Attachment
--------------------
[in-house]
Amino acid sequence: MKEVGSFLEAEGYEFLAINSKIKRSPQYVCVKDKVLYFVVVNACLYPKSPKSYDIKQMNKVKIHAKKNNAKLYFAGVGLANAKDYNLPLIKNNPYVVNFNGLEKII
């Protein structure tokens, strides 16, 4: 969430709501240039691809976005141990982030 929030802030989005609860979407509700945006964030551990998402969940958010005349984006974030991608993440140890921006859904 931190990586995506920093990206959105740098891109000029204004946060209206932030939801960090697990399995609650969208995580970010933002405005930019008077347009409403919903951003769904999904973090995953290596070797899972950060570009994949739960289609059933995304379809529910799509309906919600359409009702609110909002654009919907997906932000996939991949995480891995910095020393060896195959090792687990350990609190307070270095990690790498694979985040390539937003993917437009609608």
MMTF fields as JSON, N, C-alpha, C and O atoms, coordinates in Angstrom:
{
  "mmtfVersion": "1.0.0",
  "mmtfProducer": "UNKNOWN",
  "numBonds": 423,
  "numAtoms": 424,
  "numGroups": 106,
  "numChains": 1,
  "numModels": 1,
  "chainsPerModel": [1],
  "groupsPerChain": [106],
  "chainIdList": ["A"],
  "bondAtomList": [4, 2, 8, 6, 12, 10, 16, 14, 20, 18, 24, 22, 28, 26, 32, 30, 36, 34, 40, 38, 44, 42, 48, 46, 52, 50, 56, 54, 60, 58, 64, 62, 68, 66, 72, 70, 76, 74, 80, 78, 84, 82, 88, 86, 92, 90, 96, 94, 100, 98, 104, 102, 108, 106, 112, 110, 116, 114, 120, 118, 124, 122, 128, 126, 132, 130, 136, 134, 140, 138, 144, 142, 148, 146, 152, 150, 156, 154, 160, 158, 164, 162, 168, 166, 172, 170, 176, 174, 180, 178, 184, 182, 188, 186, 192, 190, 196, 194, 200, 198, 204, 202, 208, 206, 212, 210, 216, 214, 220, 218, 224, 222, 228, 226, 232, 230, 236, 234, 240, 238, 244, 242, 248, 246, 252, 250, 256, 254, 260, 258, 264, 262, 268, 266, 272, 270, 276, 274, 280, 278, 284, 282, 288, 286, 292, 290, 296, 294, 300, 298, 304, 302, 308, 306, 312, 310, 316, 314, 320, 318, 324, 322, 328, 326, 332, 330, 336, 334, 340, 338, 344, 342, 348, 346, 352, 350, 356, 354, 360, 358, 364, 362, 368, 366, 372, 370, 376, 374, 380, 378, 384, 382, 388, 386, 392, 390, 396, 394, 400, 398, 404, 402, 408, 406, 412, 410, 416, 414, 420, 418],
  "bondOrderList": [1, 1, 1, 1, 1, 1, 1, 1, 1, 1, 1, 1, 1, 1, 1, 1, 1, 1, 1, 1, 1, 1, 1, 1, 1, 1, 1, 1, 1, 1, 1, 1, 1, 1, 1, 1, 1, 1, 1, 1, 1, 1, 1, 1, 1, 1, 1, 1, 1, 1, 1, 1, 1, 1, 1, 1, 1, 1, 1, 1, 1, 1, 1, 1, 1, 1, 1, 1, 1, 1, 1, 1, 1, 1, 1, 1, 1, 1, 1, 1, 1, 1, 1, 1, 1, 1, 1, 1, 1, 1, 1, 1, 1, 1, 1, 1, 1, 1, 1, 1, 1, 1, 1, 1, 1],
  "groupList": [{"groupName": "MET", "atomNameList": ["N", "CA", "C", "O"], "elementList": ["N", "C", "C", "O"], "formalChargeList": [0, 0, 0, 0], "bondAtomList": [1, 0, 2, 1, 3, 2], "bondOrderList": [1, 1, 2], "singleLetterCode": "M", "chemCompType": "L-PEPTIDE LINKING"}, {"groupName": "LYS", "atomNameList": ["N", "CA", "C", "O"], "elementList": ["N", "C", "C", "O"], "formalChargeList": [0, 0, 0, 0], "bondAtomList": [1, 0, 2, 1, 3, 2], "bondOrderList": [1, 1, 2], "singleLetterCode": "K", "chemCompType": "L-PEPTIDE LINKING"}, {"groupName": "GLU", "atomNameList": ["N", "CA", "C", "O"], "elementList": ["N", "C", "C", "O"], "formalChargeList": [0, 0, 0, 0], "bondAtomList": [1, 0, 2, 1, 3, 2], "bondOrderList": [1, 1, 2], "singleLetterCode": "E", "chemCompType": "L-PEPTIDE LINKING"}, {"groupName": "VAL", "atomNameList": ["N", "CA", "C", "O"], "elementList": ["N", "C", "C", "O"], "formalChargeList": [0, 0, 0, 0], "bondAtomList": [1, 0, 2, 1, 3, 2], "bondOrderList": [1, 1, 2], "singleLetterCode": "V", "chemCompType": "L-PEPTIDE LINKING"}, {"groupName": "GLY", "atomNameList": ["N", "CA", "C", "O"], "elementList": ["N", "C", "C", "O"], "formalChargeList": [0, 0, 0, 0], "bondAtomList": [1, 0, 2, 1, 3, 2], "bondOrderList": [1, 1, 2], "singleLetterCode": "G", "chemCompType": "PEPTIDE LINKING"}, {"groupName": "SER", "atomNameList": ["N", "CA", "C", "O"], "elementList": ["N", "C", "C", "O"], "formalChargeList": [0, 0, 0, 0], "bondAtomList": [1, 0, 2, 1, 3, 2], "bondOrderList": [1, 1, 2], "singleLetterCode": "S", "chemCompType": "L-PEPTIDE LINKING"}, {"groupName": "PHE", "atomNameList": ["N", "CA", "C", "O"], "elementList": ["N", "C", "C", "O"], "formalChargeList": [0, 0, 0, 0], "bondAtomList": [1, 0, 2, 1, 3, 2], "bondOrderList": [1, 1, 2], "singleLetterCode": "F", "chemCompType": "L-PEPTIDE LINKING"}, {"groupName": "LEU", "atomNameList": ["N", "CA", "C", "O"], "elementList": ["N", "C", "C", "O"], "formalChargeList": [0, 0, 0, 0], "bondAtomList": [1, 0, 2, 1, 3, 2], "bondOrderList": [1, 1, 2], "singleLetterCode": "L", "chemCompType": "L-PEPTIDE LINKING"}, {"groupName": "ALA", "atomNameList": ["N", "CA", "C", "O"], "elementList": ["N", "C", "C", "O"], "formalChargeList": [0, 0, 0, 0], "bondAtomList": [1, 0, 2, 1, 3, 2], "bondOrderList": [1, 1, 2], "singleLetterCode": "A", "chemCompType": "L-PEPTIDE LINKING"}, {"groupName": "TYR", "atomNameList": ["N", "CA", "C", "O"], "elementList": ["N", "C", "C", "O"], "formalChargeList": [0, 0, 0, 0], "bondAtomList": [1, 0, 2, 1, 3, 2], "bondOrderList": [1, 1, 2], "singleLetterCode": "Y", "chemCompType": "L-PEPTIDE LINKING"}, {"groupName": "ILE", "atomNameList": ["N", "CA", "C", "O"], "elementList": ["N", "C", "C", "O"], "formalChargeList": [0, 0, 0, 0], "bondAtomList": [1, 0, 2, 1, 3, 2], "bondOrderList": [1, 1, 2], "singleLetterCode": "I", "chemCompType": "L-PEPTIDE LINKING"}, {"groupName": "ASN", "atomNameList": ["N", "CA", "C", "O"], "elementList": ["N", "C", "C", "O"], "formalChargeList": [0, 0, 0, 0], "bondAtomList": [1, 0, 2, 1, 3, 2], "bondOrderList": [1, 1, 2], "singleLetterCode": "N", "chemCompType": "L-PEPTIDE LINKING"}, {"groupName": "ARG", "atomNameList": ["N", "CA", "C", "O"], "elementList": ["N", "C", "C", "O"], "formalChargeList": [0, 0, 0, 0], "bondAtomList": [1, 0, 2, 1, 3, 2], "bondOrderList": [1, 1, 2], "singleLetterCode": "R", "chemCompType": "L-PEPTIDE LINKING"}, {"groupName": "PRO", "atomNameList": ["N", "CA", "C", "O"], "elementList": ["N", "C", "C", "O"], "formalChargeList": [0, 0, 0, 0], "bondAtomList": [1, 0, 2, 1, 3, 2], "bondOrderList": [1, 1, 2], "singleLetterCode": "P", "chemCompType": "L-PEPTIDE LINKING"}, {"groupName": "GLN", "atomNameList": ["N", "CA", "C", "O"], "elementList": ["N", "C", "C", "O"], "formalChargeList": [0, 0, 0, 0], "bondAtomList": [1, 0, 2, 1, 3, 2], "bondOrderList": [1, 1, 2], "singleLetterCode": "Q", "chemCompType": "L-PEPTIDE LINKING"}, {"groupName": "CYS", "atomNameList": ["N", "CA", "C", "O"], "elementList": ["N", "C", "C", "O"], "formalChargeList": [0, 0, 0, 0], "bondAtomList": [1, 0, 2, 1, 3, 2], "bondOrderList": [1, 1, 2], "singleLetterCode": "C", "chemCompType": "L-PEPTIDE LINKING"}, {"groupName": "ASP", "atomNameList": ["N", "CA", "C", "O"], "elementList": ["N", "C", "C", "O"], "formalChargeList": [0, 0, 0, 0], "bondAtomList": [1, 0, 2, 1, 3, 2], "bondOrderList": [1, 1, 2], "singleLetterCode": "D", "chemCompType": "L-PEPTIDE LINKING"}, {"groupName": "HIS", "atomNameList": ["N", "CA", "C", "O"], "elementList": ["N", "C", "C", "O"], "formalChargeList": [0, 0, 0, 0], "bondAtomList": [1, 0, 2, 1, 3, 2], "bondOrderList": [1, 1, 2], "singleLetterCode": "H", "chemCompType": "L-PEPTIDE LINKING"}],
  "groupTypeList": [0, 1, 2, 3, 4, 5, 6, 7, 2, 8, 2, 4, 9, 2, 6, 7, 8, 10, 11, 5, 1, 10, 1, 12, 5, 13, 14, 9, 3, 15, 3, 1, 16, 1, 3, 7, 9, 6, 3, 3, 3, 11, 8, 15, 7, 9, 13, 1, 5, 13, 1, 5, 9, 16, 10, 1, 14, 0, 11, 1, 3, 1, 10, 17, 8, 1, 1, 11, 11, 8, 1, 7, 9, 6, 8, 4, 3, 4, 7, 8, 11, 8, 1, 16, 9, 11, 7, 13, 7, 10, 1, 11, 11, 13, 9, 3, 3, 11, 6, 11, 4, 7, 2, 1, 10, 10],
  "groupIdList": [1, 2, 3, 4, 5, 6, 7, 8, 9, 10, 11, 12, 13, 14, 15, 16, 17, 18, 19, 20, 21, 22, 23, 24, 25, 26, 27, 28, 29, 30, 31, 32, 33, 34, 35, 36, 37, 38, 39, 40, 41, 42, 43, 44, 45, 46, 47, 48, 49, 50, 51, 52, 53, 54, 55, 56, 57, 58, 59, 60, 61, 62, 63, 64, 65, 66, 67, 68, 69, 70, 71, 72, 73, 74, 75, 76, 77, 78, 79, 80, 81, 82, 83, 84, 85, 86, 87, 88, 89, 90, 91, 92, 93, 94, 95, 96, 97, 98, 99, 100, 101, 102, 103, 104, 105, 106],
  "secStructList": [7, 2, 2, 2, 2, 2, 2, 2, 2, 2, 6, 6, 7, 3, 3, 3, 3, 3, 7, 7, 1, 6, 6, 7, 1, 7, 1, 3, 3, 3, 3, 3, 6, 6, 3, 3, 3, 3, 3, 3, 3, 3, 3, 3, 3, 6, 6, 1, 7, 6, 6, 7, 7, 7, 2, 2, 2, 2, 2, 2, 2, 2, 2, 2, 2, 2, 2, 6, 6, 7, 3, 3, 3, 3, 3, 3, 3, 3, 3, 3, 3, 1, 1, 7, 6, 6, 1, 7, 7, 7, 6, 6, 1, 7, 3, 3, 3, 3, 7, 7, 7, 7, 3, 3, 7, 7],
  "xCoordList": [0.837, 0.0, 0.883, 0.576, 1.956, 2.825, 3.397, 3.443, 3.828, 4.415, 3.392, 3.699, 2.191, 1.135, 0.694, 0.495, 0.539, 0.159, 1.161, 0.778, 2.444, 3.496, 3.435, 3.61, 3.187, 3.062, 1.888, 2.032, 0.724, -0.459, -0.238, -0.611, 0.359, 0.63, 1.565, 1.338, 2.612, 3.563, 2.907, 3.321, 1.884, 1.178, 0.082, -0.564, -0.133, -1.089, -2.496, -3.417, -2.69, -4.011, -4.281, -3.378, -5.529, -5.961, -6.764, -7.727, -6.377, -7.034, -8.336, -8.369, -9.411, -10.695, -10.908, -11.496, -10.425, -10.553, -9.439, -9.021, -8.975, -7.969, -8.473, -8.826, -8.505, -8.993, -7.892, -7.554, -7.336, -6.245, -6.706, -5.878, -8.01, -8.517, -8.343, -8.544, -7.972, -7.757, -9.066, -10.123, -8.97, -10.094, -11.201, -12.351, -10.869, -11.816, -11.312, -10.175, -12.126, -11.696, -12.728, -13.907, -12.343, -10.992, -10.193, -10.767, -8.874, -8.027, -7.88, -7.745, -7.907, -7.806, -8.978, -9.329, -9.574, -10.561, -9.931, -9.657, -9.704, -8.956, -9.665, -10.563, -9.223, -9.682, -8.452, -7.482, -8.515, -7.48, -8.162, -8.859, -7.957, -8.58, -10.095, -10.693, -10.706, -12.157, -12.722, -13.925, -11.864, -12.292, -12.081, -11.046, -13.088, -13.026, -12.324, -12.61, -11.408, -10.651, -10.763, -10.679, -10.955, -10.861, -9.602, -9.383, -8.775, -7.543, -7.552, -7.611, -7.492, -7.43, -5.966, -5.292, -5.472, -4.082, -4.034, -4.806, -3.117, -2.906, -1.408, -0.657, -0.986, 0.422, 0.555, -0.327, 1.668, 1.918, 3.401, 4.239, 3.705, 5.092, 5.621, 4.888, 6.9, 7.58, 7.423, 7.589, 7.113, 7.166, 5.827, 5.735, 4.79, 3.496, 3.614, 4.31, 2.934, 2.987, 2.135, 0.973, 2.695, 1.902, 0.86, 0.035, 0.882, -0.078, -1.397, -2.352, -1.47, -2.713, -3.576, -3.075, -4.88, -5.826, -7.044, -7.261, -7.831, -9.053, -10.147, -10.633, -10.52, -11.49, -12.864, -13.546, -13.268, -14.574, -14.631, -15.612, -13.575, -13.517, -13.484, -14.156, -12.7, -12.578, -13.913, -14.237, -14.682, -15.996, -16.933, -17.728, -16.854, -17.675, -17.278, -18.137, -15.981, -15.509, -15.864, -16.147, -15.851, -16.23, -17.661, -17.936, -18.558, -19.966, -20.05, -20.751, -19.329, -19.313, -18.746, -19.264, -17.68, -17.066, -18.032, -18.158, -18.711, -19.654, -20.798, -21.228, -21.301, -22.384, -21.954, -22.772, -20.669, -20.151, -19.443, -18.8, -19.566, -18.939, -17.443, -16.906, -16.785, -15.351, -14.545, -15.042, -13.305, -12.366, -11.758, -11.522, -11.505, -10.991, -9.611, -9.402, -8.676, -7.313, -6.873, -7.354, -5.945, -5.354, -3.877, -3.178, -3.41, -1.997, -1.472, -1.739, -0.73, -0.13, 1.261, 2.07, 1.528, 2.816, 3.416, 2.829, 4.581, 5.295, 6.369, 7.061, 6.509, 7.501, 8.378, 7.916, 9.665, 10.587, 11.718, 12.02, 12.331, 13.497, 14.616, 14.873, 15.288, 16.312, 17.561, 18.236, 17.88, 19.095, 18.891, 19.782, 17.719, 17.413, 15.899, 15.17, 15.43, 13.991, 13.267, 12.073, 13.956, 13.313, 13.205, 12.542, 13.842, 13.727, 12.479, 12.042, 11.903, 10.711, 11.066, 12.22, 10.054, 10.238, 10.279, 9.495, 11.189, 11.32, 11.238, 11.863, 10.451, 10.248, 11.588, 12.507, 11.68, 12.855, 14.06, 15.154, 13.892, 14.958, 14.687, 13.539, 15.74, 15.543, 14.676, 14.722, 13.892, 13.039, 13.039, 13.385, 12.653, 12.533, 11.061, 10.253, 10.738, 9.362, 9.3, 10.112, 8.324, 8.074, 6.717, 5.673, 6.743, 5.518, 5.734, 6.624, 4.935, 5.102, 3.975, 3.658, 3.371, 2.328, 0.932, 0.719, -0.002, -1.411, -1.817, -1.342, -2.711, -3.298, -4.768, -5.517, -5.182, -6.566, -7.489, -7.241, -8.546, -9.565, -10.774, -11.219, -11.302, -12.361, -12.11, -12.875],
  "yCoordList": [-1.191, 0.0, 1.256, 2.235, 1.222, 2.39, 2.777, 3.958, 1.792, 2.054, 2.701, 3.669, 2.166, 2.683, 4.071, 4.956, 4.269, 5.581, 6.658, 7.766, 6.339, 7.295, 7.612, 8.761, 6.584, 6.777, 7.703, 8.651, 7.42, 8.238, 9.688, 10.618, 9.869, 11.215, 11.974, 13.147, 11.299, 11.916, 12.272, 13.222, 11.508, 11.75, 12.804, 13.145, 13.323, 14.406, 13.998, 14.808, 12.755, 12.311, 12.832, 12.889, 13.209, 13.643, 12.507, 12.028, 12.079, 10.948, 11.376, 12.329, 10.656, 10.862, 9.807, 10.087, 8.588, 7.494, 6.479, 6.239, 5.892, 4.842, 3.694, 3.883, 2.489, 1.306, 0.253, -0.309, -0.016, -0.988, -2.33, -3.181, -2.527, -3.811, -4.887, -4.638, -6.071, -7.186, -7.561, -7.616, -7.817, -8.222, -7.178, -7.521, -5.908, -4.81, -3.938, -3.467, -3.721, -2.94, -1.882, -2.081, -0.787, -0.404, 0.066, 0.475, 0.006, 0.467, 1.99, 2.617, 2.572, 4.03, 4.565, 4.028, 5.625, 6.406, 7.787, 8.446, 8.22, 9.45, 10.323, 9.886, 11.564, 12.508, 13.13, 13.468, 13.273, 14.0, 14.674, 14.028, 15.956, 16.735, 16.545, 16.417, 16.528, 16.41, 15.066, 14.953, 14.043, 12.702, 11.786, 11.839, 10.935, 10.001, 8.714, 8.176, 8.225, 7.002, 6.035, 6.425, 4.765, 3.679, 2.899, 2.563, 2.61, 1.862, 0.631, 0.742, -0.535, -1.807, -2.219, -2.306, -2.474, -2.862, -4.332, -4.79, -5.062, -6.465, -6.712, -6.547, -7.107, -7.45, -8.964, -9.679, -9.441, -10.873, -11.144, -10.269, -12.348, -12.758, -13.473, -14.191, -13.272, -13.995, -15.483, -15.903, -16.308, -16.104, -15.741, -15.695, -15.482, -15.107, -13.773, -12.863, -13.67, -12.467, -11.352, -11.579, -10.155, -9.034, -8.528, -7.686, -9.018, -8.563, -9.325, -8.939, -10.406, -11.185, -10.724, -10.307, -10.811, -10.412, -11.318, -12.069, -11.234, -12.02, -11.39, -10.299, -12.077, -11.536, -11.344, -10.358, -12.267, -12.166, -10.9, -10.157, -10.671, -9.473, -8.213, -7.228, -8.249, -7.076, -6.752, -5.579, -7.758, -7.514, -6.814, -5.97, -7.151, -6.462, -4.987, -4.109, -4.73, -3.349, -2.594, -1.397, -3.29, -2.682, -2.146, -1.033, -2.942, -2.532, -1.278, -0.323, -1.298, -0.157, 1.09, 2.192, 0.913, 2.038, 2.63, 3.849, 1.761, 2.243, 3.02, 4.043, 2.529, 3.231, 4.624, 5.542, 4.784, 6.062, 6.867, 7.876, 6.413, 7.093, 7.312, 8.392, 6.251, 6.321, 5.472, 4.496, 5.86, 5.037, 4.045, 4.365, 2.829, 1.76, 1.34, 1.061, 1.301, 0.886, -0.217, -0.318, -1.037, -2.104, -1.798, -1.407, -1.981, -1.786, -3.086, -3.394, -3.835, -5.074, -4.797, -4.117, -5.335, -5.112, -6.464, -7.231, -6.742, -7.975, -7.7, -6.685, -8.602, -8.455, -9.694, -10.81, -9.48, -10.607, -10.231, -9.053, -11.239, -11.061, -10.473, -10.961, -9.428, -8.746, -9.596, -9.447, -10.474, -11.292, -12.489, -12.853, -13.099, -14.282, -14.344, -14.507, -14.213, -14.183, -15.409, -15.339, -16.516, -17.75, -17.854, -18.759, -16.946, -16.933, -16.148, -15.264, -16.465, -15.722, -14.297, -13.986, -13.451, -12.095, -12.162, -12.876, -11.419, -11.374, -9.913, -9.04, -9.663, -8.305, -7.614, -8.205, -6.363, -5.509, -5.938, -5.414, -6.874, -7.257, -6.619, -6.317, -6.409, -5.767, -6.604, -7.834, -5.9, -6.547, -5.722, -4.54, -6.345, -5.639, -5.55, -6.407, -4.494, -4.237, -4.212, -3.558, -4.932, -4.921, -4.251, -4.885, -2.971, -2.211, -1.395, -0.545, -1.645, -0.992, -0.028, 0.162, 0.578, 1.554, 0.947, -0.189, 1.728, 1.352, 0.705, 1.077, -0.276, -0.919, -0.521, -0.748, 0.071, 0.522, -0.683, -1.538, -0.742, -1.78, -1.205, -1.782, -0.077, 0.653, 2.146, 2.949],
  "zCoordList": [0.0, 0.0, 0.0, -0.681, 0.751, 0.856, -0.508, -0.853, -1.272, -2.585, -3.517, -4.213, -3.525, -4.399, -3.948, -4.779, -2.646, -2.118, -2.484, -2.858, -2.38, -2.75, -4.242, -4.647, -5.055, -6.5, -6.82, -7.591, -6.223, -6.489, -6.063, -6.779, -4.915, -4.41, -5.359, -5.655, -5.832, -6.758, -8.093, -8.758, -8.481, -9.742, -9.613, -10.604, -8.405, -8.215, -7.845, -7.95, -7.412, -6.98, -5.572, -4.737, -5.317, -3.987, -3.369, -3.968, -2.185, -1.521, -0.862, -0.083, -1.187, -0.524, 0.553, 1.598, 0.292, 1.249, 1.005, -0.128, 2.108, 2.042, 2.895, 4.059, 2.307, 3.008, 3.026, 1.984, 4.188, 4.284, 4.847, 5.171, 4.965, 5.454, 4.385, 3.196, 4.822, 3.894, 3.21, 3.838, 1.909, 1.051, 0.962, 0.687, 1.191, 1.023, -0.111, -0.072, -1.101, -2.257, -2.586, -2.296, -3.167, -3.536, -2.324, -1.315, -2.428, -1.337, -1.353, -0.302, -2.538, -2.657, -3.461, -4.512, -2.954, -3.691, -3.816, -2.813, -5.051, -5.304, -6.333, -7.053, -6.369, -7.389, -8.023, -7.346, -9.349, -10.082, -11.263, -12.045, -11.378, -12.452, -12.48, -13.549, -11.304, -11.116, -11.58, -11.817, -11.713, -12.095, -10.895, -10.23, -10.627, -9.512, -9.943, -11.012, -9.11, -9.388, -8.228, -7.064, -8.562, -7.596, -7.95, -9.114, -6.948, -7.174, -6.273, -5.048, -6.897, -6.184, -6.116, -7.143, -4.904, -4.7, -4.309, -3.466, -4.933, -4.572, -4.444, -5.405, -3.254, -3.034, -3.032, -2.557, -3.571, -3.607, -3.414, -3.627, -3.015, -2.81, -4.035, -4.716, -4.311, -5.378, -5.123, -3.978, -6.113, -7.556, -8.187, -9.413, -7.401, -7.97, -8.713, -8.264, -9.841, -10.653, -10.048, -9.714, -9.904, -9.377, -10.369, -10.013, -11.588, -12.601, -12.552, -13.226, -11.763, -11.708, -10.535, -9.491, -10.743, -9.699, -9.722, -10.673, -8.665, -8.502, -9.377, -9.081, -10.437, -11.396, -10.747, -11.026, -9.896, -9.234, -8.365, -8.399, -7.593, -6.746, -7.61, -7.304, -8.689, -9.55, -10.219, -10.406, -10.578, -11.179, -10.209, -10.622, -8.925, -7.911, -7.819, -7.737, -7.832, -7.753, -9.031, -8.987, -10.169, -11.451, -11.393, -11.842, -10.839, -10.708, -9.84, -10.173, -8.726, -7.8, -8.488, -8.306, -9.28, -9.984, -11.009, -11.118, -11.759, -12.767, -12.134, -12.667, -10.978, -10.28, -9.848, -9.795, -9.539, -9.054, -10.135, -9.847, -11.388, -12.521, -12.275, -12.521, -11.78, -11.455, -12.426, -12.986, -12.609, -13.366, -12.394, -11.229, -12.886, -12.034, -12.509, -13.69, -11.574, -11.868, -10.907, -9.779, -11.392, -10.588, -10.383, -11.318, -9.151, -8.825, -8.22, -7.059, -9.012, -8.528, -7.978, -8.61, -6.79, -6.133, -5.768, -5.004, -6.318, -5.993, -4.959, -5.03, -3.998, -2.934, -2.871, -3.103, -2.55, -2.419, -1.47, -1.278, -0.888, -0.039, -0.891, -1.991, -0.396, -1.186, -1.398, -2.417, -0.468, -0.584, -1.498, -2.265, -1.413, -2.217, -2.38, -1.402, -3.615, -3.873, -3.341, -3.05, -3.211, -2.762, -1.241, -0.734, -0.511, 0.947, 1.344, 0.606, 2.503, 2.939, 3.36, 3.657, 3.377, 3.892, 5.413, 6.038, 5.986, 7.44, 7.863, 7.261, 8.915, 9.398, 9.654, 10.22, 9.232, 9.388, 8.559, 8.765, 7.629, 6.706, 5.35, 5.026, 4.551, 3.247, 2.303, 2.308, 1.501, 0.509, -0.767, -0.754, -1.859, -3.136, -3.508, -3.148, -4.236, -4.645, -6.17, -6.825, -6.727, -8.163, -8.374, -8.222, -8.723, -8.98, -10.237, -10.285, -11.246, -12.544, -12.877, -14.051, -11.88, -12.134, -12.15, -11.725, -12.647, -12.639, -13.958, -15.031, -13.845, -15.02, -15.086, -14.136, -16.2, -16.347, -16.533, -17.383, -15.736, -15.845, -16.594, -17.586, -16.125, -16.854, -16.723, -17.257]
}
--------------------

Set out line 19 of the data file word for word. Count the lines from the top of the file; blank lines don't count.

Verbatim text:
  "groupTypeList": [0, 1, 2, 3, 4, 5, 6, 7, 2, 8, 2, 4, 9, 2, 6, 7, 8, 10, 11, 5, 1, 10, 1, 12, 5, 13, 14, 9, 3, 15, 3, 1, 16, 1, 3, 7, 9, 6, 3, 3, 3, 11, 8, 15, 7, 9, 13, 1, 5, 13, 1, 5, 9, 16, 10, 1, 14, 0, 11, 1, 3, 1, 10, 17, 8, 1, 1, 11, 11, 8, 1, 7, 9, 6, 8, 4, 3, 4, 7, 8, 11, 8, 1, 16, 9, 11, 7, 13, 7, 10, 1, 11, 11, 13, 9, 3, 3, 11, 6, 11, 4, 7, 2, 1, 10, 10],